Look at old school yearbooks from, say, 1963. Study the boys' haircuts: military, their fathers' haircuts from World War Two. Look at the girls' dresses, look at the faces. A lockstep, cookie-cutter society, militarized, indoctrinated in Cold War conformity. There were subcultures, like the Greasers in the U.S., or the Mods and Rockers in the U.K., but they were marginal and self-limiting. Mainstream kids marched in parade order.
Adult culture revolved around a double message, repeated subtly or not-so-subtly in a million ways. On the one hand, "I'll die to defend our country's freedom." On the other, "I'll kill anyone who attempts to exercise it."
Now look at yearbooks from 1965. The kids begin to differentiate. Many of the boys have stopped cutting their hair, many of the girls have stopped wearing that same white Leslie Gore sweater from 1955. By 1966 the faces and the hair and the clothes have become increasingly individualized; by 1967, they're all over the map. It's as if millions of kids suddenly said, "We'll take that freedom now, thank you."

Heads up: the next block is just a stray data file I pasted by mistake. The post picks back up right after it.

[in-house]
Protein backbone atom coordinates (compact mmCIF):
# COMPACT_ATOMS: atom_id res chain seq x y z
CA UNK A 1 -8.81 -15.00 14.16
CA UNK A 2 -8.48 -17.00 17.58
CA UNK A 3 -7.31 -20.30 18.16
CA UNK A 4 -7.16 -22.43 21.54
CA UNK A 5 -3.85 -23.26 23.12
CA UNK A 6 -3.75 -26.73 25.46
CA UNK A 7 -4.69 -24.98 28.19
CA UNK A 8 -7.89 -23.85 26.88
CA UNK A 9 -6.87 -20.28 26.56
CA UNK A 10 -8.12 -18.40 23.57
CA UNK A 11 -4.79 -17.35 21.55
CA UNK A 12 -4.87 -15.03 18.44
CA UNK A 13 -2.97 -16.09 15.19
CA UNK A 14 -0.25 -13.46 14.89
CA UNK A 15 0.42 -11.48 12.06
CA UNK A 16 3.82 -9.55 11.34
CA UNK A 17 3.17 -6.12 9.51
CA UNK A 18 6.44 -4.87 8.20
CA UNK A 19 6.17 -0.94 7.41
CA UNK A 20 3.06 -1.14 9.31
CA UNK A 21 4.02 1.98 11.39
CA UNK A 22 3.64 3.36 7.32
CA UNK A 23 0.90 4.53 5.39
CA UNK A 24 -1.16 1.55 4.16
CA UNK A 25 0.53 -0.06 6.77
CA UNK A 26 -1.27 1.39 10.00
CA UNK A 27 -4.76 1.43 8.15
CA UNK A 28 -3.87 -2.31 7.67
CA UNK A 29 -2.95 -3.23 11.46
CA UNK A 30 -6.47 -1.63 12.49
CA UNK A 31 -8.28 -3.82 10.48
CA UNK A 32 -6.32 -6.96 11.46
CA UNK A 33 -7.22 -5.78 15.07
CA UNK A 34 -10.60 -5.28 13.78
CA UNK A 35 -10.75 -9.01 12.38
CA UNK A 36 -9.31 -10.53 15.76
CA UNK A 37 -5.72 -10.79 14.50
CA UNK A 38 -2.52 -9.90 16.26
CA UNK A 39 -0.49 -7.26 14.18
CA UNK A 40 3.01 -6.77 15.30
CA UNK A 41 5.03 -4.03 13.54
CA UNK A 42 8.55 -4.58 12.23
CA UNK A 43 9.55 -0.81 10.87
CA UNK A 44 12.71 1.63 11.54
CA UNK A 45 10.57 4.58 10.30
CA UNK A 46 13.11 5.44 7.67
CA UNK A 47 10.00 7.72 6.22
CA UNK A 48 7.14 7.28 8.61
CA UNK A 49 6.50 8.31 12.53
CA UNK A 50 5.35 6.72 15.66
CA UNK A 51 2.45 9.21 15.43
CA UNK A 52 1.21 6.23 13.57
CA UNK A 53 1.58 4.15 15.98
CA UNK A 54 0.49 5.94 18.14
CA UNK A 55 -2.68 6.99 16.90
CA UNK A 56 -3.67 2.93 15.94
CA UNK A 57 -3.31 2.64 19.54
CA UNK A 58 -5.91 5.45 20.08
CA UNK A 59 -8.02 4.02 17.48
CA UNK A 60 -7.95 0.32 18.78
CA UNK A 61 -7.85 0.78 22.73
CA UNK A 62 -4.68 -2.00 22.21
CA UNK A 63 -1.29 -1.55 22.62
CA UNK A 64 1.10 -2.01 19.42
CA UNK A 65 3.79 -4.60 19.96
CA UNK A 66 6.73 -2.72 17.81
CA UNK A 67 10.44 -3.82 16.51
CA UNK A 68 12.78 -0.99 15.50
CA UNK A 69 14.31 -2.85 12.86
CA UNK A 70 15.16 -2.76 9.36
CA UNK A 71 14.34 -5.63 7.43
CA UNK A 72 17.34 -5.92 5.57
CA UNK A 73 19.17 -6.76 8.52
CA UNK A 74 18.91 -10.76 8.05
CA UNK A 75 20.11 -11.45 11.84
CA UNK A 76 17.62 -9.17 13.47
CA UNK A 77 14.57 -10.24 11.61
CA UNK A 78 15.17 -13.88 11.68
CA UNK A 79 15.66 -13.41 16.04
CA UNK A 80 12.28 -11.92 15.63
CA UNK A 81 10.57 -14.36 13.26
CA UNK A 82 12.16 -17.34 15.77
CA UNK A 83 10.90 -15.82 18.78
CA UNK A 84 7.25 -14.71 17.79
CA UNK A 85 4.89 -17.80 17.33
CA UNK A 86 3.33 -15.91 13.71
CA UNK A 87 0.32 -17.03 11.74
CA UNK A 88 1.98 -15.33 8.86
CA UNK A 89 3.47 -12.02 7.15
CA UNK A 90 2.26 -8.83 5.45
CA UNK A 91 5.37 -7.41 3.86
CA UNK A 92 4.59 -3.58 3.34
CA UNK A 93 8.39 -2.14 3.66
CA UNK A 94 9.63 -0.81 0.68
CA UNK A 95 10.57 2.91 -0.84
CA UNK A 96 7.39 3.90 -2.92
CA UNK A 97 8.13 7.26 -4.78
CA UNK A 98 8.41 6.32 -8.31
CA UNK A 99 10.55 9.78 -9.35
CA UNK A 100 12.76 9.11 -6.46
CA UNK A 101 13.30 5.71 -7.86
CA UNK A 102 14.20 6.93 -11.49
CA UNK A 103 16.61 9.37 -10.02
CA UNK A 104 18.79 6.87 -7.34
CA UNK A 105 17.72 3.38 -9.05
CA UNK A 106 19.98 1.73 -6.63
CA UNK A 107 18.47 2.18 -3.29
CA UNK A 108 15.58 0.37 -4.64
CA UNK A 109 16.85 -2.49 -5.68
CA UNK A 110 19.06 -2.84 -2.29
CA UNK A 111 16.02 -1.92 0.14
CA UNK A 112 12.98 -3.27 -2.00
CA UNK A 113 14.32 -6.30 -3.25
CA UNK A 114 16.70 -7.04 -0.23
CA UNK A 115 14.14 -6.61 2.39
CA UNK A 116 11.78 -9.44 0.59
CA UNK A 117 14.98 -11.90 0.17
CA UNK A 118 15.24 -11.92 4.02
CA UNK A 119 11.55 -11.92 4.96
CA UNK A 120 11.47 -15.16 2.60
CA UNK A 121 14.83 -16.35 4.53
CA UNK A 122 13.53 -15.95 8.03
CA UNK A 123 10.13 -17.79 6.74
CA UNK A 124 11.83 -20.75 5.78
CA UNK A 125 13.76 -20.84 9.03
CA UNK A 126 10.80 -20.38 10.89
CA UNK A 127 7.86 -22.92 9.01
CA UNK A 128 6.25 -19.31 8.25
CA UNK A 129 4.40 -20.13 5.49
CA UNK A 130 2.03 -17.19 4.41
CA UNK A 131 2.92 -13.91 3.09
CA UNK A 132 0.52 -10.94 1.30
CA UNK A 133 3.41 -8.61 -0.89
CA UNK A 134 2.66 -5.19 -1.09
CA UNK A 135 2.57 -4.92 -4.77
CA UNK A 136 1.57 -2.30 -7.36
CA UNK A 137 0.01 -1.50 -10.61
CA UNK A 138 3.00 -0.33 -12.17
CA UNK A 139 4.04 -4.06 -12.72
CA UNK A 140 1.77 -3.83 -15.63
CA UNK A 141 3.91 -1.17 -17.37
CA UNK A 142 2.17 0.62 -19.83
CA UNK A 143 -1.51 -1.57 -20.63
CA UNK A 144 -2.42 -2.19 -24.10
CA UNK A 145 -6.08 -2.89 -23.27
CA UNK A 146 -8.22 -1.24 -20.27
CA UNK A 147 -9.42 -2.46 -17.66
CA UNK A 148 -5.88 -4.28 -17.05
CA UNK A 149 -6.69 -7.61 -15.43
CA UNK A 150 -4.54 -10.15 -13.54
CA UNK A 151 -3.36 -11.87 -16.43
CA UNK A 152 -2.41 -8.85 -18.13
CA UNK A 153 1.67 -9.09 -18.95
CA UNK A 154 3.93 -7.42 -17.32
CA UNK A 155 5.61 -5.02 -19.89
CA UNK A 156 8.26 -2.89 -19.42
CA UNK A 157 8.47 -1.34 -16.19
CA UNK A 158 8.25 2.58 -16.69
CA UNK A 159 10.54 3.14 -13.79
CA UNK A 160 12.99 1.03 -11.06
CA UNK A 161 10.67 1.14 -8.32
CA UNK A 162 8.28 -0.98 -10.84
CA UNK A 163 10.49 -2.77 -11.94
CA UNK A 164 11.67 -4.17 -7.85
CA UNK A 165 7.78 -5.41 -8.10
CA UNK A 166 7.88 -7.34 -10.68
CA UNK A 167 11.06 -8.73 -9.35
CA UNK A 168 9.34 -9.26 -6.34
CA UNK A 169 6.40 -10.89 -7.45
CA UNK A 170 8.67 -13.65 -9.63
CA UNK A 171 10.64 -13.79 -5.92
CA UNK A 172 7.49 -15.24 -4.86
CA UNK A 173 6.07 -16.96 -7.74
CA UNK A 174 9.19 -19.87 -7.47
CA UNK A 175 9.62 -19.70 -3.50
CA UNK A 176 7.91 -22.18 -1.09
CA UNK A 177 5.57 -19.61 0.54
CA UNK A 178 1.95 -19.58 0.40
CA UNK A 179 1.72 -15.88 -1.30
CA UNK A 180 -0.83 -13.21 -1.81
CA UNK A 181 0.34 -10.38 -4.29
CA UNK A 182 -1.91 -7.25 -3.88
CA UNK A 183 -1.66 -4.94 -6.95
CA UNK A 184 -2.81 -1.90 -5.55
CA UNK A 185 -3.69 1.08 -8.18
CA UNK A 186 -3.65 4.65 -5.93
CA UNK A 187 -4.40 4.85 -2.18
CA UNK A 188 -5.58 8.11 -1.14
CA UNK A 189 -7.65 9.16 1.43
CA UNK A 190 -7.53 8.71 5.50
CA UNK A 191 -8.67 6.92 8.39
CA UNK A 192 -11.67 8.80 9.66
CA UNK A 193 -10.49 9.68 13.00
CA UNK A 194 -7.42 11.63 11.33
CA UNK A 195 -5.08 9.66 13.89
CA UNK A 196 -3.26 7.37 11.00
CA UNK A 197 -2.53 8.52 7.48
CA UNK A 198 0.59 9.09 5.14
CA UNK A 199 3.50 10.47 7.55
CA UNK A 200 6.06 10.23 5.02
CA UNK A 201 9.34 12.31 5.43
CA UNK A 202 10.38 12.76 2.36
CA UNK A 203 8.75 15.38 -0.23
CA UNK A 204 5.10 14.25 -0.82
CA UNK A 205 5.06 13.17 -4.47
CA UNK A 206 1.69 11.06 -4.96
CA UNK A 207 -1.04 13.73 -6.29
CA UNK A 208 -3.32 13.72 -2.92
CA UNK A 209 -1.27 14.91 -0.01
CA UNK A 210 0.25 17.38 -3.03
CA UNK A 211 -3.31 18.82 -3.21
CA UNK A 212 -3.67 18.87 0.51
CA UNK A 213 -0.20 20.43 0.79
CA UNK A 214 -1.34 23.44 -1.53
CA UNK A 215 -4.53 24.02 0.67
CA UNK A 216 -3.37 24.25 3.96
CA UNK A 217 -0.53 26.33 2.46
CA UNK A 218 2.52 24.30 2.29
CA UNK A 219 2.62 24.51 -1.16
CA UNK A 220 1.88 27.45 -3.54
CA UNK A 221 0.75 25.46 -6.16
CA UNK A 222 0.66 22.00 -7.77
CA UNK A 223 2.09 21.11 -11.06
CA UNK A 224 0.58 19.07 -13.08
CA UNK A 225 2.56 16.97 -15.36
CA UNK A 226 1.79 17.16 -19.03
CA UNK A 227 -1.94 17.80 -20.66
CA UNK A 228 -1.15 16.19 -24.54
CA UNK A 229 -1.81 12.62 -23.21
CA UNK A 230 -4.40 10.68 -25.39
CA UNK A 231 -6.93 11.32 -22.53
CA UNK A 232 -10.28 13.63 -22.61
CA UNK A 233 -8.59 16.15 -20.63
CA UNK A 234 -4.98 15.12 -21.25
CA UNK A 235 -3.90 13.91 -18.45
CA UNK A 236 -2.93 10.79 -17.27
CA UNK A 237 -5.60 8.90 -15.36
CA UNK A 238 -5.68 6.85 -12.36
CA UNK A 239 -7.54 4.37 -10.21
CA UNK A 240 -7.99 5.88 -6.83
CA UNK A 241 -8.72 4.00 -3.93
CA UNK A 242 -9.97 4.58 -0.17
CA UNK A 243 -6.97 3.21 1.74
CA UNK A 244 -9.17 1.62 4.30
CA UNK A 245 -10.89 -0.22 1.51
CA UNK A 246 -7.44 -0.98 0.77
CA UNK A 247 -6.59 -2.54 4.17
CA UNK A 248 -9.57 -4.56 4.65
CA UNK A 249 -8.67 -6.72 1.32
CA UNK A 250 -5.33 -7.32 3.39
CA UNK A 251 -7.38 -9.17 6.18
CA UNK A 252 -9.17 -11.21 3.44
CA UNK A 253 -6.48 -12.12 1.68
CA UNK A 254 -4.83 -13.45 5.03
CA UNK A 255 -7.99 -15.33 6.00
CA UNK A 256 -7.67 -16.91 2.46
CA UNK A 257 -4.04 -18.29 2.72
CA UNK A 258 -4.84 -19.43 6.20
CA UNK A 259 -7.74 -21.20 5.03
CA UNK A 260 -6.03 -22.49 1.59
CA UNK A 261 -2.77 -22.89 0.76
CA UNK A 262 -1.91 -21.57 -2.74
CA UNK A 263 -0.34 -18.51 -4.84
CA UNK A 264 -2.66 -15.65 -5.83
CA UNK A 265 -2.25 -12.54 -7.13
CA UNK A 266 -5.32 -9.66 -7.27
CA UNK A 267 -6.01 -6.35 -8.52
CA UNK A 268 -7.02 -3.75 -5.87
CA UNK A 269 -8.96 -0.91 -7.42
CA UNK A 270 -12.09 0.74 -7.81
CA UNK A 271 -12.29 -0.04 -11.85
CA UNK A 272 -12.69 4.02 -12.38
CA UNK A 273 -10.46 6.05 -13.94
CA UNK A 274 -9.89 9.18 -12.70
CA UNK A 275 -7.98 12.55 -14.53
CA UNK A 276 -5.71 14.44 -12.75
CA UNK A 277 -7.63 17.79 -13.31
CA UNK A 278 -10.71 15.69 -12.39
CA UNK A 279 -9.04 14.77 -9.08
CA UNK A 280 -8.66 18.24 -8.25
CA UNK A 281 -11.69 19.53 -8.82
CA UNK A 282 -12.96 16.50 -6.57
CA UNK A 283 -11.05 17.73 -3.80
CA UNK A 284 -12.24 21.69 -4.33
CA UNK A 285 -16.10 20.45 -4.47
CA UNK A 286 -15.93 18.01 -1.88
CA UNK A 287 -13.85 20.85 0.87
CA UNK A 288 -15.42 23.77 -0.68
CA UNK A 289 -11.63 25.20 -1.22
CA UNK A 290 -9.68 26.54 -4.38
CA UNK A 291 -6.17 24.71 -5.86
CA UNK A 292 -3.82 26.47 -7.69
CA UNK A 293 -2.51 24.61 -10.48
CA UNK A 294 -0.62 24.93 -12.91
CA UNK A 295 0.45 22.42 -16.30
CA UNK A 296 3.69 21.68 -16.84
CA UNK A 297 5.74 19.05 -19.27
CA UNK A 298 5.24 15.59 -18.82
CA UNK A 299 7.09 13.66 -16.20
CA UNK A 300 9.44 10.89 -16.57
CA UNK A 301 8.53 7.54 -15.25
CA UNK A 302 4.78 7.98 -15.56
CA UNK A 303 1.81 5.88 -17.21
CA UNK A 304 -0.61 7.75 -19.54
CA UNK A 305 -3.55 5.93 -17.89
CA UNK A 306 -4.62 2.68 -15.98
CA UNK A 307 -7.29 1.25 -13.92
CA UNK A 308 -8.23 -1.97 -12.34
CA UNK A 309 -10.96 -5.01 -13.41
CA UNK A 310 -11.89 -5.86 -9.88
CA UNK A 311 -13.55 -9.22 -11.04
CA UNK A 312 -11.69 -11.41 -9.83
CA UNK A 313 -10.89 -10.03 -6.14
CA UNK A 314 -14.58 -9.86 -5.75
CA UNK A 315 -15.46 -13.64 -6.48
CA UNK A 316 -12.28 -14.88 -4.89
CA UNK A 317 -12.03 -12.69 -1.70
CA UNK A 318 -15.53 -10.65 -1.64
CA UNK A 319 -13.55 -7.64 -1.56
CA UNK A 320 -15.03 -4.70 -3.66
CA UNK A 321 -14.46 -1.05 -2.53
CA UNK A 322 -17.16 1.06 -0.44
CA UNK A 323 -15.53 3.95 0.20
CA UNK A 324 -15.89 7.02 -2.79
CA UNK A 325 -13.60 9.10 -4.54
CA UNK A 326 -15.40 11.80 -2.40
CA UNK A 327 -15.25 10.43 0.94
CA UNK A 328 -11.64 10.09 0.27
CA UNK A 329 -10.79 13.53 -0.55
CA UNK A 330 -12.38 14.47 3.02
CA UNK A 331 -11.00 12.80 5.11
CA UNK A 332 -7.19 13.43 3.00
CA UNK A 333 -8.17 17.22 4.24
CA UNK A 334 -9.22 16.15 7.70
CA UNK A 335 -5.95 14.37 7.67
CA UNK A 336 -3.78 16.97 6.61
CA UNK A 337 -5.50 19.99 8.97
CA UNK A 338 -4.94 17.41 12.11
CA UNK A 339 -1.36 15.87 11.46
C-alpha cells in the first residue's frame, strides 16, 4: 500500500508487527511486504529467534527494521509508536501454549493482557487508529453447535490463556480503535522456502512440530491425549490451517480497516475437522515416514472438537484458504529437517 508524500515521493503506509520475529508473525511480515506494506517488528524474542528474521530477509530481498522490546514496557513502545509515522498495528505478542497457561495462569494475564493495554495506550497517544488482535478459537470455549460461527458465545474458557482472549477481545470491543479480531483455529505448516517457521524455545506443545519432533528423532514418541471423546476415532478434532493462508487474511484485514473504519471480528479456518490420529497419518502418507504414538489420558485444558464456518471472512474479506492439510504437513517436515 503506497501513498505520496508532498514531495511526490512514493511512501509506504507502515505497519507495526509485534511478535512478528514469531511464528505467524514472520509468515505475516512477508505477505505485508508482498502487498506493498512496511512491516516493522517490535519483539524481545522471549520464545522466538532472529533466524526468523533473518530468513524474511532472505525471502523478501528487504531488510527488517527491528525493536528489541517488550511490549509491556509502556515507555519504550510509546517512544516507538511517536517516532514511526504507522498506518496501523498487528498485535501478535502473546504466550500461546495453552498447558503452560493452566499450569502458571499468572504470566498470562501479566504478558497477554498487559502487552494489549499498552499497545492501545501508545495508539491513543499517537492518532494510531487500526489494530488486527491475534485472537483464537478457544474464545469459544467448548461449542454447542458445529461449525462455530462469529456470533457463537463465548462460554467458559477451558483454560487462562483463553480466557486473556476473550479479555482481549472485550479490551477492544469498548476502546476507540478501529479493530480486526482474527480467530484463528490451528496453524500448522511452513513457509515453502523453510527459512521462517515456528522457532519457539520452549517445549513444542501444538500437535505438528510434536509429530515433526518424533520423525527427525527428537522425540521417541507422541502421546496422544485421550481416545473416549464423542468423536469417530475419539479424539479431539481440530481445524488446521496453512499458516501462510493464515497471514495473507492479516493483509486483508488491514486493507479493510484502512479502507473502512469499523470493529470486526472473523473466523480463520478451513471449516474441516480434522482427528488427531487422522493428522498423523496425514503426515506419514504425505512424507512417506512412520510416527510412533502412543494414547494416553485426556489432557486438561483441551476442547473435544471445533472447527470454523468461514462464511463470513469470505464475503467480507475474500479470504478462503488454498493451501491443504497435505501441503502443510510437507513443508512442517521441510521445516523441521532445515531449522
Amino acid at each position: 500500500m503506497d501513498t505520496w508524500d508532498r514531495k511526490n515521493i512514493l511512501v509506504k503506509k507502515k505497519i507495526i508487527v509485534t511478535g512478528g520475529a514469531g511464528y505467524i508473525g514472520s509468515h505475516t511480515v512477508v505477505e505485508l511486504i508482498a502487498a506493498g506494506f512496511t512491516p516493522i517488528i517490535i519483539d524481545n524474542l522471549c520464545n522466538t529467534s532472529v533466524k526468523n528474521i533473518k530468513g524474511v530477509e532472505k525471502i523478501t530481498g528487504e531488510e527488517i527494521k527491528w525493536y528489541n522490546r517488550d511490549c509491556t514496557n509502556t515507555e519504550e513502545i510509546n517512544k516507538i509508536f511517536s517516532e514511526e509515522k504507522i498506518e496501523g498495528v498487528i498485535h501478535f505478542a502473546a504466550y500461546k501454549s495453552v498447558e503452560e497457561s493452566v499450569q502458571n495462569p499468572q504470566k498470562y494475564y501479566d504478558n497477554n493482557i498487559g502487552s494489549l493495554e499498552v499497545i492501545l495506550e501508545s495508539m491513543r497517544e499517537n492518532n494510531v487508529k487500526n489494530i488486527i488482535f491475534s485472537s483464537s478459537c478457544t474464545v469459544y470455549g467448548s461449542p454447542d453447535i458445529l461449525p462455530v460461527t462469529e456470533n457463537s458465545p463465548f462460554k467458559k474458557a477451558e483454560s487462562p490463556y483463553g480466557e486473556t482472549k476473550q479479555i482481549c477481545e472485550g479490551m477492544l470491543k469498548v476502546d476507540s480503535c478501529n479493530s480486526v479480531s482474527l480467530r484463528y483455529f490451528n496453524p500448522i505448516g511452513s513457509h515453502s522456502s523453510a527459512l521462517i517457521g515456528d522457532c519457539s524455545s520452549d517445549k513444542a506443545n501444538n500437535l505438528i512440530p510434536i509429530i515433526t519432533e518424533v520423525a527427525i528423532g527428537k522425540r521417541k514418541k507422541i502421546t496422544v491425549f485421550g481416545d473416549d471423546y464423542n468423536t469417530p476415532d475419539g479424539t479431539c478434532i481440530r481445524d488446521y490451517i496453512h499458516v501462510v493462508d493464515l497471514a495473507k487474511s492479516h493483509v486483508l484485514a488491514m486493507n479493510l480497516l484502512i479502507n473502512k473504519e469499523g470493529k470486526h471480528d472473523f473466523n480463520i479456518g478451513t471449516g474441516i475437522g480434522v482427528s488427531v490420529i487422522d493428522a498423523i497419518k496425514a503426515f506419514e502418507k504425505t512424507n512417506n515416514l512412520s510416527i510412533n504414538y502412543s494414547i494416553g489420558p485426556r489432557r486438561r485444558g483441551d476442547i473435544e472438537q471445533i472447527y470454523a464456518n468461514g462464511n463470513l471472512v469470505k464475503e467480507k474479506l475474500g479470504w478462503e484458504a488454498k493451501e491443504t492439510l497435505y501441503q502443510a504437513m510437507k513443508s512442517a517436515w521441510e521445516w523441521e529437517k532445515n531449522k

It's oversimplifying to say it was the appearance of four musicians on TV which sparked this global transformation. Except, it was. The Beatles were a symbolic assault on the conformity of the Eisenhower era. Their Ed Sullivan Show appearances in 1964 made the world different. Among white kids, that is.
"A Hard Day's Night" captures that frustration and its release in a marvelously charming, artistic, surreal way. The first two-thirds of the film take place in confined spaces: a train compartment, a baggage compartment, the backseat of a car, makeup rooms, hallways. The interiors have low ceilings, often shot from low camera angles which intensify the claustrophobia. The Beatles are hounded, hunted, told what to do, where to be, who to be. Everyone pushes them. They're not even allowed to sample the hors d'oeuvres at their own press conference. They cope with grace and cheeky humor, but their frustration grows. Suddenly they throw open a fire escape and burst into sunshine and glorious freedom: no walls, no handlers, just a romp in a field. That moment is more than the first rock video, it's an affirmation that the bounds can be broken.
For millions of kids their appearance on the Sullivan show was the moment when that fire escape door burst open.
Just by existing, they told us, "freedom is real and tangible and can be had in the here and now." Bless their little pointed boots.